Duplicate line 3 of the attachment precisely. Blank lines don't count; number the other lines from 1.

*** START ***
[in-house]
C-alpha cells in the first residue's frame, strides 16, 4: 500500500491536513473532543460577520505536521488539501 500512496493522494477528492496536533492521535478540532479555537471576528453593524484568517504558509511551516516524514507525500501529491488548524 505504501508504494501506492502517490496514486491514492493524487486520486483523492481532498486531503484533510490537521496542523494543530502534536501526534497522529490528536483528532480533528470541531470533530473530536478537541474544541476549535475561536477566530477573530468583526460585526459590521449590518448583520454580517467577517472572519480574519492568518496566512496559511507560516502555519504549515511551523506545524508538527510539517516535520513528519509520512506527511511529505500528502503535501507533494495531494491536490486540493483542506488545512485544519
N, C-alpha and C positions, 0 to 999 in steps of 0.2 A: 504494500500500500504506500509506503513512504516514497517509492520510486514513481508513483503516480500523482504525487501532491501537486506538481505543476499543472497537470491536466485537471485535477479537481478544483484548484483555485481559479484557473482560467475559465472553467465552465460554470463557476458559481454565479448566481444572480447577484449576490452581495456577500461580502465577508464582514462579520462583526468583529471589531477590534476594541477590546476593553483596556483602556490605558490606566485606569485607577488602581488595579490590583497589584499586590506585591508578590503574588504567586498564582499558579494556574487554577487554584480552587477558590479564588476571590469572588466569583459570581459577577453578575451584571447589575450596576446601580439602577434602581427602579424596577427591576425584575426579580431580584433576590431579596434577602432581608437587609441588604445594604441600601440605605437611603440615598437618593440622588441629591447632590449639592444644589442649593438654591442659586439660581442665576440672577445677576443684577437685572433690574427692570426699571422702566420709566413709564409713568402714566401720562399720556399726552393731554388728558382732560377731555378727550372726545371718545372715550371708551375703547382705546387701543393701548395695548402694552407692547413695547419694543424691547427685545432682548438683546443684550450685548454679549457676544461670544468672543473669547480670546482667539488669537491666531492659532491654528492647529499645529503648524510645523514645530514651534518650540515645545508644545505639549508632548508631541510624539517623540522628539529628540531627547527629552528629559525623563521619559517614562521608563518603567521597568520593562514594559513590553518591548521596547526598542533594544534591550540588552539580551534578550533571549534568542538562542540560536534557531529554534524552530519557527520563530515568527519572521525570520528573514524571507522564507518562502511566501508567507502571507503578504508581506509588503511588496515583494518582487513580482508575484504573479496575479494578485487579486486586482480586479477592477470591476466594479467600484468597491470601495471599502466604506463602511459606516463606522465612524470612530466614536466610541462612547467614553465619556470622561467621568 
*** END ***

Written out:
N, C-alpha and C positions, 0 to 999 in steps of 0.2 A: 504494500500500500504506500509506503513512504516514497517509492520510486514513481508513483503516480500523482504525487501532491501537486506538481505543476499543472497537470491536466485537471485535477479537481478544483484548484483555485481559479484557473482560467475559465472553467465552465460554470463557476458559481454565479448566481444572480447577484449576490452581495456577500461580502465577508464582514462579520462583526468583529471589531477590534476594541477590546476593553483596556483602556490605558490606566485606569485607577488602581488595579490590583497589584499586590506585591508578590503574588504567586498564582499558579494556574487554577487554584480552587477558590479564588476571590469572588466569583459570581459577577453578575451584571447589575450596576446601580439602577434602581427602579424596577427591576425584575426579580431580584433576590431579596434577602432581608437587609441588604445594604441600601440605605437611603440615598437618593440622588441629591447632590449639592444644589442649593438654591442659586439660581442665576440672577445677576443684577437685572433690574427692570426699571422702566420709566413709564409713568402714566401720562399720556399726552393731554388728558382732560377731555378727550372726545371718545372715550371708551375703547382705546387701543393701548395695548402694552407692547413695547419694543424691547427685545432682548438683546443684550450685548454679549457676544461670544468672543473669547480670546482667539488669537491666531492659532491654528492647529499645529503648524510645523514645530514651534518650540515645545508644545505639549508632548508631541510624539517623540522628539529628540531627547527629552528629559525623563521619559517614562521608563518603567521597568520593562514594559513590553518591548521596547526598542533594544534591550540588552539580551534578550533571549534568542538562542540560536534557531529554534524552530519557527520563530515568527519572521525570520528573514524571507522564507518562502511566501508567507502571507503578504508581506509588503511588496515583494518582487513580482508575484504573479496575479494578485487579486486586482480586479477592477470591476466594479467600484468597491470601495471599502466604506463602511459606516463606522465612524470612530466614536466610541462612547467614553465619556470622561467621568 